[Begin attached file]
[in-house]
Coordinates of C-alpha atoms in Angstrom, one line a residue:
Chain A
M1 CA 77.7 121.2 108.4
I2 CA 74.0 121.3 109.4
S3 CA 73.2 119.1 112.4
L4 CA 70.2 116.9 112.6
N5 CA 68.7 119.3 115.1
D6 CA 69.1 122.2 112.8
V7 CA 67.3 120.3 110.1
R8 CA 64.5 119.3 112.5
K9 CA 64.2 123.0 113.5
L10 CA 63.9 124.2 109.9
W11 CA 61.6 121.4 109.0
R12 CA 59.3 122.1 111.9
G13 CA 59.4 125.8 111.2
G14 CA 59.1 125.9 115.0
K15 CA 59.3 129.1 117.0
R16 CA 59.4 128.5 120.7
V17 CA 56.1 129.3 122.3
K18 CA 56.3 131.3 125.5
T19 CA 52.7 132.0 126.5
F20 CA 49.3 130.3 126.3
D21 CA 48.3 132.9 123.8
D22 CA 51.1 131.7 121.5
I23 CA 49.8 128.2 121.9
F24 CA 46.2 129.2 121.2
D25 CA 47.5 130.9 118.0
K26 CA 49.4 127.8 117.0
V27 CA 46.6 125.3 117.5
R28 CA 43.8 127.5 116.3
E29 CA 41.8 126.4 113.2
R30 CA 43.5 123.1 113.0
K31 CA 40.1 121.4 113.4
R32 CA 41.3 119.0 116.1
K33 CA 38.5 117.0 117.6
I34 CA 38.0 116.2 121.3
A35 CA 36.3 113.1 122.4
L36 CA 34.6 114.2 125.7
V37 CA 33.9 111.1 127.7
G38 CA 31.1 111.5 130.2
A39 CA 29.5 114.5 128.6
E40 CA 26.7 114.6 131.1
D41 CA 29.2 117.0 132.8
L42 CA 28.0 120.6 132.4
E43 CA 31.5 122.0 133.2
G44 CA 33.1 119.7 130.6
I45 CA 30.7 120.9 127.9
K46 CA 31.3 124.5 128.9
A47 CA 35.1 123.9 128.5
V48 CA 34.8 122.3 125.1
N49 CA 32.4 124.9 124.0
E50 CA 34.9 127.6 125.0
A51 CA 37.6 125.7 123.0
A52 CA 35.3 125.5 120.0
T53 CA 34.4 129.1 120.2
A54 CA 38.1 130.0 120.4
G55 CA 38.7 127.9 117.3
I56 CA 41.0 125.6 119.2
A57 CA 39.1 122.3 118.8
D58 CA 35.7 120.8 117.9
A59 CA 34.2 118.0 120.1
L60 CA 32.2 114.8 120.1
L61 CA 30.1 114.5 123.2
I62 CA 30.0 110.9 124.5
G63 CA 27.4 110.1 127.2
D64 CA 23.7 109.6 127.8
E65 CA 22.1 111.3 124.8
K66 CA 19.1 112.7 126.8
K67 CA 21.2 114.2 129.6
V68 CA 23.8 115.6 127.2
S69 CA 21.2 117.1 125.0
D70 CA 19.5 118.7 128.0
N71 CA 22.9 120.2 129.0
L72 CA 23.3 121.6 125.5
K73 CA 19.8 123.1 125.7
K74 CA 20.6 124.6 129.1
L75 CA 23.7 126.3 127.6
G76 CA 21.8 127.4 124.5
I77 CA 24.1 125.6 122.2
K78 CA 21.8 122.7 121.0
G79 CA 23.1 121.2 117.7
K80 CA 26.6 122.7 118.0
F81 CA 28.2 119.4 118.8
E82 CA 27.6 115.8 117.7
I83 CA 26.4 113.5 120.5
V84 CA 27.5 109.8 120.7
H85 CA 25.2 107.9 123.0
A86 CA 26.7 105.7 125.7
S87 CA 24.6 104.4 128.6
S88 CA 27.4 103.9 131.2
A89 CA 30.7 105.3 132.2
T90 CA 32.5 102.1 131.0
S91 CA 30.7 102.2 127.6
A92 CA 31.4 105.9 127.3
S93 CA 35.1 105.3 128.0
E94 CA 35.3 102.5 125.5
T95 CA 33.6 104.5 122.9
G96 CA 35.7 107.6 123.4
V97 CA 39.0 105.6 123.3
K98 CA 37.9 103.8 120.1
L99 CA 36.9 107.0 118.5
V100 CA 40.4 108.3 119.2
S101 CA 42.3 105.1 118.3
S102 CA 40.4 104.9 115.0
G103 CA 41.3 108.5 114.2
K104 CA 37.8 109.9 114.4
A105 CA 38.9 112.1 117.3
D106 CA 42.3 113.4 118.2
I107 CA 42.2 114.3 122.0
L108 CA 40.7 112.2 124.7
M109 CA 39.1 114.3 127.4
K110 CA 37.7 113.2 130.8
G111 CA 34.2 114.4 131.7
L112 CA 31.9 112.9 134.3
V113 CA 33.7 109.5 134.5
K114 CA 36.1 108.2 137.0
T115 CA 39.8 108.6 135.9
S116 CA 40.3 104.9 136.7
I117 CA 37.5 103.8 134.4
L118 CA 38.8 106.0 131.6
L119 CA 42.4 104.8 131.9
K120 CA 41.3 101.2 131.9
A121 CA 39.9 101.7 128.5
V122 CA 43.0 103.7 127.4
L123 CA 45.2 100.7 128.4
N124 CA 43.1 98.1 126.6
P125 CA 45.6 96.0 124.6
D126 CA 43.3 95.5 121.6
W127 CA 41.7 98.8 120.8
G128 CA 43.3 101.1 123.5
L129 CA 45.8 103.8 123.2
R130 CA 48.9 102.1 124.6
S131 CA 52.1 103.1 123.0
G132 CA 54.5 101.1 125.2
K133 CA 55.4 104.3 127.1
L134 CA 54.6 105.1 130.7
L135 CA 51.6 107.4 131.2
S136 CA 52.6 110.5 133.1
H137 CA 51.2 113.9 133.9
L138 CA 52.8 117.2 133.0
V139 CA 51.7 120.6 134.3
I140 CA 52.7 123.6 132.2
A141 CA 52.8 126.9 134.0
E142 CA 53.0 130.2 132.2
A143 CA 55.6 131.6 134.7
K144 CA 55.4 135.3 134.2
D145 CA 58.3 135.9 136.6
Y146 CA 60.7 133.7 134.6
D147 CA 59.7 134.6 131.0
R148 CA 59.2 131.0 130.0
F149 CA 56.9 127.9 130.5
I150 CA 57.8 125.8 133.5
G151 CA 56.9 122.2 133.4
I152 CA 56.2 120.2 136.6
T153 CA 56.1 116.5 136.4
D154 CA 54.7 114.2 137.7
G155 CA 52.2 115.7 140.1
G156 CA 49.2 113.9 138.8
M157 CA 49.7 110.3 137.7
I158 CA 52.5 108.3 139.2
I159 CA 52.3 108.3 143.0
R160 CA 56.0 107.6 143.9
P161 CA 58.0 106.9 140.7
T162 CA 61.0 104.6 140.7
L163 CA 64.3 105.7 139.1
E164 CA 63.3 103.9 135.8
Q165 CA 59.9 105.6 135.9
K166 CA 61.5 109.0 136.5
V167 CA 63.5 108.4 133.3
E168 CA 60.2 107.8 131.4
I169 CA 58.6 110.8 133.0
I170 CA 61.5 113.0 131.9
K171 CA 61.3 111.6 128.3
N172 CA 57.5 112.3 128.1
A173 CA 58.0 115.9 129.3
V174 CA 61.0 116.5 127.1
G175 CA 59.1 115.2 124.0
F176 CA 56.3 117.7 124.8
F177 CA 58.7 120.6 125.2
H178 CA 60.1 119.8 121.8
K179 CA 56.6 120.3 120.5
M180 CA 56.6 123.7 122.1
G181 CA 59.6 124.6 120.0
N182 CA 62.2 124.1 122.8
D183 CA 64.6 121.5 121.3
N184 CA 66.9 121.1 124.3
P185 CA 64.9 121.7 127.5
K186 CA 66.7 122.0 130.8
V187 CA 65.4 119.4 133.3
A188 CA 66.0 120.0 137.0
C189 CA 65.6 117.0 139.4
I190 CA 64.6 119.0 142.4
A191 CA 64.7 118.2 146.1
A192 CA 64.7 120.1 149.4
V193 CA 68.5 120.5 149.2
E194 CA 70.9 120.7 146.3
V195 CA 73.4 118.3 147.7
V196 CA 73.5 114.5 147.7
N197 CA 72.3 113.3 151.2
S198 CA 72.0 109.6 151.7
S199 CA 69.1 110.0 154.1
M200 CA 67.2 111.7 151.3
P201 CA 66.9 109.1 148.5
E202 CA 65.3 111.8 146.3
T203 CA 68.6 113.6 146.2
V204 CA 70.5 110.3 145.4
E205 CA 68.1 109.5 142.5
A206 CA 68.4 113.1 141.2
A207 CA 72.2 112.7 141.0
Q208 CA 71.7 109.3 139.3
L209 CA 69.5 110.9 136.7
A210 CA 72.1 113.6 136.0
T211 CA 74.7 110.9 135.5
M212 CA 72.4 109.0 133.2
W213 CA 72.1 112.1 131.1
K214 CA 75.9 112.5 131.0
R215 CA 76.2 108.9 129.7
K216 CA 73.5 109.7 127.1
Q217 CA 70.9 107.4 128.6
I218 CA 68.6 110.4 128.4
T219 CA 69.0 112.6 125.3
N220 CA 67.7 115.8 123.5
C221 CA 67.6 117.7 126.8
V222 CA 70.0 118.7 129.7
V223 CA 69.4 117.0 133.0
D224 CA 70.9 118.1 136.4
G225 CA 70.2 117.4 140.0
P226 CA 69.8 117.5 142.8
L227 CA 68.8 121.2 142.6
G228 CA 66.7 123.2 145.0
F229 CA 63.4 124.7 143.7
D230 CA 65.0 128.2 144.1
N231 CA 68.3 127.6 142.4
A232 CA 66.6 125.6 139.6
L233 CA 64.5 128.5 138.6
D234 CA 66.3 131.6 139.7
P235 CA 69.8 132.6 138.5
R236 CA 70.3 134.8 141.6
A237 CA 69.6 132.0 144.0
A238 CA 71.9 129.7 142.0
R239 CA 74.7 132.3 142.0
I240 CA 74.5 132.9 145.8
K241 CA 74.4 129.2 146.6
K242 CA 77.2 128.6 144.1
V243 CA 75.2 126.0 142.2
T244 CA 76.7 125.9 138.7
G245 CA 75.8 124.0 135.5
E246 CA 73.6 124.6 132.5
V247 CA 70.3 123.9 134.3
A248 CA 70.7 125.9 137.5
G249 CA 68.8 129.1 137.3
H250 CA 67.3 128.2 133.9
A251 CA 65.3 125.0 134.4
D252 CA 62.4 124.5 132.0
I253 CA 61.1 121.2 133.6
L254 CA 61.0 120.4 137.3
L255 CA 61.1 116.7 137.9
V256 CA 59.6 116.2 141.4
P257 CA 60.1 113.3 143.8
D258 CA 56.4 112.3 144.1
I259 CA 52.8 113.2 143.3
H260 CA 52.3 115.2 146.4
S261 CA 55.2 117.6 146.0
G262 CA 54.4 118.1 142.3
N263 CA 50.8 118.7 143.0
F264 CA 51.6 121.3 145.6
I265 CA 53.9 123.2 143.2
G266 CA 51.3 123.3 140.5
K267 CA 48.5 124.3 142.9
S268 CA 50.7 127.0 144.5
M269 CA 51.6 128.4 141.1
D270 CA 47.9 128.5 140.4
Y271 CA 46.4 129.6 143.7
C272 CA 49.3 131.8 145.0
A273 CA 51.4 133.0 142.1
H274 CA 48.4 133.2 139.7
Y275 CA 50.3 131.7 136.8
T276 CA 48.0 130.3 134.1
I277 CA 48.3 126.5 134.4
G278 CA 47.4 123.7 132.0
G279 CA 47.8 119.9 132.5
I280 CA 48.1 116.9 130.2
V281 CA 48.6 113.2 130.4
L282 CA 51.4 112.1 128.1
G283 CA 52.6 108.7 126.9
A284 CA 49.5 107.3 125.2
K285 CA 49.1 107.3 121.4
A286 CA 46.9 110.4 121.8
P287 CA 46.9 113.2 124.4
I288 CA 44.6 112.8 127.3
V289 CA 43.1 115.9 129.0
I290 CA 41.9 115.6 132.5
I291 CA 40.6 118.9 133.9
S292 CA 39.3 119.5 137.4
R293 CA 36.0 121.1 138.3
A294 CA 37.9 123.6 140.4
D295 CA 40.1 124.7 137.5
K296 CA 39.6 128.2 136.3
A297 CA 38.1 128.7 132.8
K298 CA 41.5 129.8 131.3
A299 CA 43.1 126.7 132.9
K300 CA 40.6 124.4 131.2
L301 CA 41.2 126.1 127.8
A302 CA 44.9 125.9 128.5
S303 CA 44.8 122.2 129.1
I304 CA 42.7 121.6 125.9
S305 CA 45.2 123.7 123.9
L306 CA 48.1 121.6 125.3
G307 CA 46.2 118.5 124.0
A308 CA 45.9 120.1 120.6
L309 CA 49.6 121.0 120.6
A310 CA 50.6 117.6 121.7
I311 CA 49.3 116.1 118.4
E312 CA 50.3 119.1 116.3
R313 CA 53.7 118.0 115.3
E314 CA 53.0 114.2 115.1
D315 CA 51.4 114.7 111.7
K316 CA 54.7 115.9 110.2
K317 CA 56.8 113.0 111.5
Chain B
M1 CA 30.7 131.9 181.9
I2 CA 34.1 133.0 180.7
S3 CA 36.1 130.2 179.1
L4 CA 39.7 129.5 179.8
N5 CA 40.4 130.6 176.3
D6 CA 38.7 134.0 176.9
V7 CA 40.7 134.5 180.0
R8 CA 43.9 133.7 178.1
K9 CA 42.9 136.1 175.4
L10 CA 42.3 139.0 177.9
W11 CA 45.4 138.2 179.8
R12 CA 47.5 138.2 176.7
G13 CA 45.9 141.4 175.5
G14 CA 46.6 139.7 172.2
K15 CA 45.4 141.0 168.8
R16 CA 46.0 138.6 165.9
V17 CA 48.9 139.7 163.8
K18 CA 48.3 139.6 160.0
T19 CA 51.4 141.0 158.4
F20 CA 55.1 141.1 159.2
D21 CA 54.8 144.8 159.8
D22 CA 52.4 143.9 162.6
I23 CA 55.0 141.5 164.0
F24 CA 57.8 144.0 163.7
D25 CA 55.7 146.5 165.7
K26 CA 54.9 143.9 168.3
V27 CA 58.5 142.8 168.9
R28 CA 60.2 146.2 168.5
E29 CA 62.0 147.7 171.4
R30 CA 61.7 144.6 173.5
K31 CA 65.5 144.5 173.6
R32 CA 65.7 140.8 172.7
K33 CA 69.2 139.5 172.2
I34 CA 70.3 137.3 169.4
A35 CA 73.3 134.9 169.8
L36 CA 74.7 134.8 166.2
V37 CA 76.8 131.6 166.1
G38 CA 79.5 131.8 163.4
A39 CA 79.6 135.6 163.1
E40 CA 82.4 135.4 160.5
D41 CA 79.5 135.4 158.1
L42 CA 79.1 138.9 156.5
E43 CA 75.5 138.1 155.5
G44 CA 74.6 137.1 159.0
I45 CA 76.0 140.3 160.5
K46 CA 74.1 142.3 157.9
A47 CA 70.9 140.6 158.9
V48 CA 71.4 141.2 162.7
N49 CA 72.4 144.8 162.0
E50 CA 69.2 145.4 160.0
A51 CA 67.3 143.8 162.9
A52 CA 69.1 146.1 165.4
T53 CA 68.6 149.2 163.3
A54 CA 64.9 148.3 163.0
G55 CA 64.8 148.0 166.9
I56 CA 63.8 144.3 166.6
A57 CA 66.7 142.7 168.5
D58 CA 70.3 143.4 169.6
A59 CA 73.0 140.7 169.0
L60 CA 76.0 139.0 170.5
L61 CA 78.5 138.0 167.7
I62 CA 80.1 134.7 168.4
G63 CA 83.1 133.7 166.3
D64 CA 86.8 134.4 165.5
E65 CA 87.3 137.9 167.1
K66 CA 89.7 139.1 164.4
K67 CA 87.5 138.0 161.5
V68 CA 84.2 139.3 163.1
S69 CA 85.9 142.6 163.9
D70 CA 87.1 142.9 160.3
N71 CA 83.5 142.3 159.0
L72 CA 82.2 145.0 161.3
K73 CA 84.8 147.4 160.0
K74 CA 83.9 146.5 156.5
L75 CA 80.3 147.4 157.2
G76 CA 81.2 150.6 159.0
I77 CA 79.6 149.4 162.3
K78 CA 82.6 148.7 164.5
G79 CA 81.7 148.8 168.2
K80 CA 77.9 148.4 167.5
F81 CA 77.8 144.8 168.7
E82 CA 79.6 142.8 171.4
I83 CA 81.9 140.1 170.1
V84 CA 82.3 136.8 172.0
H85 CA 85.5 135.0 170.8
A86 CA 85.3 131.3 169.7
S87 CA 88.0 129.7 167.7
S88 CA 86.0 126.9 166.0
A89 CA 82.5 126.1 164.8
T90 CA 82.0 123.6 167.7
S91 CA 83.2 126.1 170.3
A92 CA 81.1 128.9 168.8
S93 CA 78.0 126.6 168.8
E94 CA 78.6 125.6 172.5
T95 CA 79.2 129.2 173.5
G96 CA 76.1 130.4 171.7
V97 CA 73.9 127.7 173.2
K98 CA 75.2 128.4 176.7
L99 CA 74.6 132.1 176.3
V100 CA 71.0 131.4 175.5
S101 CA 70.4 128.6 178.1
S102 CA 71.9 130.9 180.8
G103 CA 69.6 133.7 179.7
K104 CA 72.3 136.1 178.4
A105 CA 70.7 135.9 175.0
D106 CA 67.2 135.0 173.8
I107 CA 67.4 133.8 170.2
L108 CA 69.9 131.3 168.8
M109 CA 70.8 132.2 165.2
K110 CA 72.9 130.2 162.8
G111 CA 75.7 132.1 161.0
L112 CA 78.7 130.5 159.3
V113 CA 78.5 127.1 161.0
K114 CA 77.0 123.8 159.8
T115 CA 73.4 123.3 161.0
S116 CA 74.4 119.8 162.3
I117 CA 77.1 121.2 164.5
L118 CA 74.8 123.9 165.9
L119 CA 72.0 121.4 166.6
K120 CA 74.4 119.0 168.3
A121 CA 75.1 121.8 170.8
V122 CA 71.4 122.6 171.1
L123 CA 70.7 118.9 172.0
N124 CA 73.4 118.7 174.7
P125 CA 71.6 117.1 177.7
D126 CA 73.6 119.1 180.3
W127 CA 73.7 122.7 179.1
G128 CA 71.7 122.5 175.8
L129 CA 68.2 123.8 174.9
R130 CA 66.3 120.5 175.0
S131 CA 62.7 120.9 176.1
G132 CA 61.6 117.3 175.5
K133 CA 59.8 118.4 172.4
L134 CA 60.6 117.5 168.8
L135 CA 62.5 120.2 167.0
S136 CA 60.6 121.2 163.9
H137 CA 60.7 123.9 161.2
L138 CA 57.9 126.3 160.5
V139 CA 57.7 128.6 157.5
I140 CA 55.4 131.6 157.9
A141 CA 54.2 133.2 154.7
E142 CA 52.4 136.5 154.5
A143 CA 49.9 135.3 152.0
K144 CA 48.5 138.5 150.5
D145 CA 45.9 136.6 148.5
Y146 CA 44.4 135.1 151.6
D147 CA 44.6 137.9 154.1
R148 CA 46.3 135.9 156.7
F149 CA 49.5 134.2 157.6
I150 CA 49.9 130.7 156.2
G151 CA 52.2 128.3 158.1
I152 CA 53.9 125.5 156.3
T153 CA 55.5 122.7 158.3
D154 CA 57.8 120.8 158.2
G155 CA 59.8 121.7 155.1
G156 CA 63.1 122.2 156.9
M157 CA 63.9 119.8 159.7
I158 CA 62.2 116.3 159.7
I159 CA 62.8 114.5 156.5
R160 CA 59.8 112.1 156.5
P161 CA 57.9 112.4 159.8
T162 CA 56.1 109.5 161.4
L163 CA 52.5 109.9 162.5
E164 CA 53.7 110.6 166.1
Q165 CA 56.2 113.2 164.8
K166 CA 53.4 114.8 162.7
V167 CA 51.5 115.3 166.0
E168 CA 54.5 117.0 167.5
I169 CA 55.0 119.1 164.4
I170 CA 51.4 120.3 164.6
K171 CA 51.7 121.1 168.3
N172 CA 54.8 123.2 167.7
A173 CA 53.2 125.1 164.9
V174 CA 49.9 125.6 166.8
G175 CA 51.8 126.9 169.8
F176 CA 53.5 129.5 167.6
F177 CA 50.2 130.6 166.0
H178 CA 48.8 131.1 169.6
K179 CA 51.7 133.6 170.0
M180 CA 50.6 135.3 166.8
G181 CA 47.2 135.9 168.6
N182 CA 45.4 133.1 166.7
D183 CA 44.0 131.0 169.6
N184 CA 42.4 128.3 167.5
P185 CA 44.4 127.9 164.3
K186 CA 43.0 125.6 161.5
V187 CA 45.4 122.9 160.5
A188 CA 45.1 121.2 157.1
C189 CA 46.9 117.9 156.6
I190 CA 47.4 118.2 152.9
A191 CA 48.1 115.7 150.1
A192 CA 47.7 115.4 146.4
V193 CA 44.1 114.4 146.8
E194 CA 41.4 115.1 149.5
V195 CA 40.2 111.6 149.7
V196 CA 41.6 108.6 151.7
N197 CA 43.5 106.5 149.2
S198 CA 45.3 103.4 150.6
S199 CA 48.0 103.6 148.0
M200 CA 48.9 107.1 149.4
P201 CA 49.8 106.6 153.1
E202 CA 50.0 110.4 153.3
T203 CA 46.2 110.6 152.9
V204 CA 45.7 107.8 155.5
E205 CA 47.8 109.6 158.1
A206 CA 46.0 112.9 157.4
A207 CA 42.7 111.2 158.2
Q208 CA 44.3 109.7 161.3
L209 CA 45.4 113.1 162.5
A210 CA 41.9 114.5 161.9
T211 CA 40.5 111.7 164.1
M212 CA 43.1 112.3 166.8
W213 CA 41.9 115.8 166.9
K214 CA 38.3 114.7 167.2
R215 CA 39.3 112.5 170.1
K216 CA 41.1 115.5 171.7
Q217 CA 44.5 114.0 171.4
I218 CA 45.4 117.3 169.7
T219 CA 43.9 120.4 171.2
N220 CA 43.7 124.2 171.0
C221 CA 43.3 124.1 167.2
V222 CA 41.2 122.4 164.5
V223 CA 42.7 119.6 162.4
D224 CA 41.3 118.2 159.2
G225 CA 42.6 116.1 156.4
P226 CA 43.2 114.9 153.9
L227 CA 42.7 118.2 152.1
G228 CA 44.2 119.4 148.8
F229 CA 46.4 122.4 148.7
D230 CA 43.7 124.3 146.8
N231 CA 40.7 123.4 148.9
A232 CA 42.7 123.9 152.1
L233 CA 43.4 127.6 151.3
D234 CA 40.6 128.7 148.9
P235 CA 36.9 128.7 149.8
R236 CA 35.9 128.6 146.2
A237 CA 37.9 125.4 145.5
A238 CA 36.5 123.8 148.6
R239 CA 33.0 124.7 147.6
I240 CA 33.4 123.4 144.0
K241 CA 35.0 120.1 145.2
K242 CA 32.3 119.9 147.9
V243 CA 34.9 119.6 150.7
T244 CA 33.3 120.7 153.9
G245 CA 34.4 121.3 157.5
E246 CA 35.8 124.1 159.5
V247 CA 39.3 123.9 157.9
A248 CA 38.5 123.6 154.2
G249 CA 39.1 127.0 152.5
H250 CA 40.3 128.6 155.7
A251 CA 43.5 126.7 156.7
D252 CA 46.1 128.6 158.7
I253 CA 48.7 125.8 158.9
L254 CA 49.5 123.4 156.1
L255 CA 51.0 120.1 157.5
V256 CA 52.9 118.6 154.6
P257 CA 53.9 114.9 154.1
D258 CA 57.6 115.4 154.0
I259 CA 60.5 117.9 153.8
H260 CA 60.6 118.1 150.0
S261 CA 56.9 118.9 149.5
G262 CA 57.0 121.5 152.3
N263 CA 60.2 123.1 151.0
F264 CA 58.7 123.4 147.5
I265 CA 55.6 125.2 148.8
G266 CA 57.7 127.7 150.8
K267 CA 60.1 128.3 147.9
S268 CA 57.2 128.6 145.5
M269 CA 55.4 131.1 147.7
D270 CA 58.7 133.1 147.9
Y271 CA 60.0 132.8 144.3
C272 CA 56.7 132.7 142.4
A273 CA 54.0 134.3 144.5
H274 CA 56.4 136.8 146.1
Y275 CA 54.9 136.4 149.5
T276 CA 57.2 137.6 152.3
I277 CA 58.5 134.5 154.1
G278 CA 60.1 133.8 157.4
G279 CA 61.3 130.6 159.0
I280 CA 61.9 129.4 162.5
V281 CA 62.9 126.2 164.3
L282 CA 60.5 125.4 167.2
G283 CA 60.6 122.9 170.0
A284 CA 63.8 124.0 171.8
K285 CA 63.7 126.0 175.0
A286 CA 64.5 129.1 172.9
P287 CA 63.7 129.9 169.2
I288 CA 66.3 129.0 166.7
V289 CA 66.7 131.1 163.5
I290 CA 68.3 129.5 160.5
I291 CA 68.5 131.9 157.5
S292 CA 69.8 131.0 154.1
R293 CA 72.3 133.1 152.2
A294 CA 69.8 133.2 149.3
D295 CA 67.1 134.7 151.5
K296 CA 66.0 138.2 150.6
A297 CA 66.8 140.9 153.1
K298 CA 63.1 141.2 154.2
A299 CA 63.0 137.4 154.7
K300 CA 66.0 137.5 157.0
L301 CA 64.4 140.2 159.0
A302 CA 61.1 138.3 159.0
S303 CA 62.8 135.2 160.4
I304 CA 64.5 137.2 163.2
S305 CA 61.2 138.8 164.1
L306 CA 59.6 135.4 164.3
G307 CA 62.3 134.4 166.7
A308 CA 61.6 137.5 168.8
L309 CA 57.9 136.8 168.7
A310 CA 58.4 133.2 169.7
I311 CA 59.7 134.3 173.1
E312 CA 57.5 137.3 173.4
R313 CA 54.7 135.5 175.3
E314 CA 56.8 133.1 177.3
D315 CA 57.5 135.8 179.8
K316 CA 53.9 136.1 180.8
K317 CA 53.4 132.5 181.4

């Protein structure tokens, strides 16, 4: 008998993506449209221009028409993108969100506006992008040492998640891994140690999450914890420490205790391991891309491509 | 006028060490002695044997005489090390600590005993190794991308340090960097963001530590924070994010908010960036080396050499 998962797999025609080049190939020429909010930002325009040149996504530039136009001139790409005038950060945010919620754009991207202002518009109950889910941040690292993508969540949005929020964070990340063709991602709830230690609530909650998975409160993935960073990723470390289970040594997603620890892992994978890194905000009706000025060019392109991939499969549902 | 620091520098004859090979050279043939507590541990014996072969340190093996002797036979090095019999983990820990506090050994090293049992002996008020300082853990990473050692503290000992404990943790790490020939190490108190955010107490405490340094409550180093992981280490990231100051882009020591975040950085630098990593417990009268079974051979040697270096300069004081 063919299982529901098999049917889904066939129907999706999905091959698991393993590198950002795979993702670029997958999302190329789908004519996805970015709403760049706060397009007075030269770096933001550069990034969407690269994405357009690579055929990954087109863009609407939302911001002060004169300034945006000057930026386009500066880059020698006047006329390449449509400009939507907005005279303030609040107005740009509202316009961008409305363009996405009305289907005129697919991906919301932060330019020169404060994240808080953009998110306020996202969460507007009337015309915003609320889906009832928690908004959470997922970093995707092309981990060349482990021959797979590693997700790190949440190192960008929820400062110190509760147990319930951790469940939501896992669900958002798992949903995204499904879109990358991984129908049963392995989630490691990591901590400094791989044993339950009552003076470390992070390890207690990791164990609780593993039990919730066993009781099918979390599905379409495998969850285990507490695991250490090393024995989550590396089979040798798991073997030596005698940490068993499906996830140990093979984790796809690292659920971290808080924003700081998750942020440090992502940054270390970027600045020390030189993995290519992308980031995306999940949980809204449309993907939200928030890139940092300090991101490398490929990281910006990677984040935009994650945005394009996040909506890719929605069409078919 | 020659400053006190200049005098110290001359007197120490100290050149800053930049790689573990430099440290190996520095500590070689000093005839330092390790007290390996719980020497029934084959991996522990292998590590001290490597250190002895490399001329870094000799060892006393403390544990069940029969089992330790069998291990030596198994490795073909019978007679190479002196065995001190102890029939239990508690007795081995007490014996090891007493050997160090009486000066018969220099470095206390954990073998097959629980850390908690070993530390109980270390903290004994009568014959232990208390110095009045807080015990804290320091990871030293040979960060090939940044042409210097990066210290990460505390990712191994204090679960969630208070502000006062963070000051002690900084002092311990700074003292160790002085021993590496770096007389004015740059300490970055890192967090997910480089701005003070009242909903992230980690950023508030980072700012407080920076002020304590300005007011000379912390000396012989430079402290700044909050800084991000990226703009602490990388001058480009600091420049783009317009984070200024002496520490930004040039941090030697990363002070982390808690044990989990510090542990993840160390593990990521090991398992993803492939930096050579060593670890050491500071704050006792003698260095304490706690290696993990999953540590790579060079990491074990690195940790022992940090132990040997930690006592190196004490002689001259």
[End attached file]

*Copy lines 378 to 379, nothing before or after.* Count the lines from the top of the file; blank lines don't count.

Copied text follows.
A57 CA 66.7 142.7 168.5
D58 CA 70.3 143.4 169.6